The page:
3 and 4 point edits are a way to get a higher degree of control and precision in your Premiere Pro video editing. Here’s how!
Premiere Pro has many great tools to help editors get the right clip in the right place at the right length – three point editing is one of them. That said, I don’t tend to use three point edits a great deal but when I do I find them to be very helpful especially when using the OUT point in the timeline.
What is a 3 point edit?
A three point edit requires you to specify 3 points in your project to make an edit. These points may well include the IN point and the OUT point of a clip in your project or source panel as 2 of the 3 points.
IN and OUT Points of a Clip in the Project Panel
But that still leaves 1 more point to be specified, and this is done in the TIMELINE.
The Timeline with an IN Point Specified
You can either create an IN point in your timeline by simply selecting your timeline and going to the place where you want the edit to start and hitting the ‘I’ key to get the results shown above. Or use the OUT point method…
The Timeline with and OUT Point Specified
You can park your playhead in the Premiere Pro timeline at the point you want the clip to END and hit the ‘o’ key again as shown above.
If you get the IN point or the OUT point in the wrong place, don’t worry, just right-click where you see the blue area indicating an IN or OUT point has been created and you will get an option to clear IN, OUT or both.
So, you’ve set 3 points. The first 2 happen to be on the actual clip you want to insert and the third is on the Premiere Pro timeline. At this point you’re ready to insert your clip by selecting it and hitting the ‘point’ or ‘full-stop’ (.) key. This will create an overwrite or overlay edit with the the clip behaving as follows:
- If you have selected an IN point in your timeline then the IN point of the clip will match the IN point you have specified in the timeline. The clip will overwrite into the timeline and its length will be the same length as you specified for the clip, potentially overwriting clips AFTER the place of insertion.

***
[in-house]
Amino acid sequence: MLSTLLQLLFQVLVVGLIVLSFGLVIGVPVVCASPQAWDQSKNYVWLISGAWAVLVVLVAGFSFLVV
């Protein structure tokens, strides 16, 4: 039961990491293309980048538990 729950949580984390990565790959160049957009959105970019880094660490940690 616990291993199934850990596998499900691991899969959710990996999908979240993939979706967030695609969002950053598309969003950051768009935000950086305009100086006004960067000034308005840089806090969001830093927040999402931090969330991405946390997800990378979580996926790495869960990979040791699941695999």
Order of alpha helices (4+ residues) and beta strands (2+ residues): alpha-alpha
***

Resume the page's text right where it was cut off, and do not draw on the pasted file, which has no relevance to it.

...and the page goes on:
- If you have selected an OUT point in your timeline then the OUT point of the clip will match the OUT point you have specified in the timeline and the clip will over-write into the timeline from its OUT point FORWARDS – potentially overwriting the clips BEFORE the place of insertion.
Inserted Clip Overwriting the Following Clip Because an IN Point Was Specified
For me, I tend to use this more for inserting clips which have to end at a specific point (in other words by specifying an OUT point in the timeline) than for clips that need to start at a specific point.
NOTE: You can also do three point editing in reverse of the above explanation. Set an IN point and an OUT point in the TIMELINE and just an IN point OR an OUT point on the clip. The clip would start at the IN point of the clip and end at the OUT point set in the Premiere Pro timeline.
4 Point Editing in Premiere Pro
Well, a four point edit will have IN and OUT points on both the clip AND the timeline. However, as you can image it is highly improbable that the length of the clip from IN to OUT and the length of the space in the timeline from IN to OUT will be the same.
Timeline AND Clip with IN and OUT Points Specified
Thus, because of this mismatch, when you hit the point or full-stop key (.) to overwrite the clip into the timeline you get the following ‘Fit Clip’ options box.
Fit Clip Option Box
This box is basically telling you, ‘OK, the clip IN and OUT points won’t match the IN and OUT you’ve specified in your timeline so what do you want me to do about it? The default setting is simply to ignore the sequence (timeline) OUT point and let the clip flow along down the timeline, but what do you want?’
As you can see the options include ignoring both clip and sequence (timeline) IN or OUT points or – at the very top – ‘Change Clip Speed (Fit to Fill)’. This option will either speed the clip up to fit into a space smaller than the length of the clip OR slow the clip down if the clip is shorter than the space you want it to fit into – which can be a really useful option. One note though, this option will affect the audio of the clip. So, if you end up speeding up the clip the audio will get higher pitched and, if you slow it down, the audio will get lower pitched which may not be what you want to do (however, you can always strip out the audio after the fact).
Use 3 and 4 point editing in your Premiere Pro timeline to get precise control over your edits!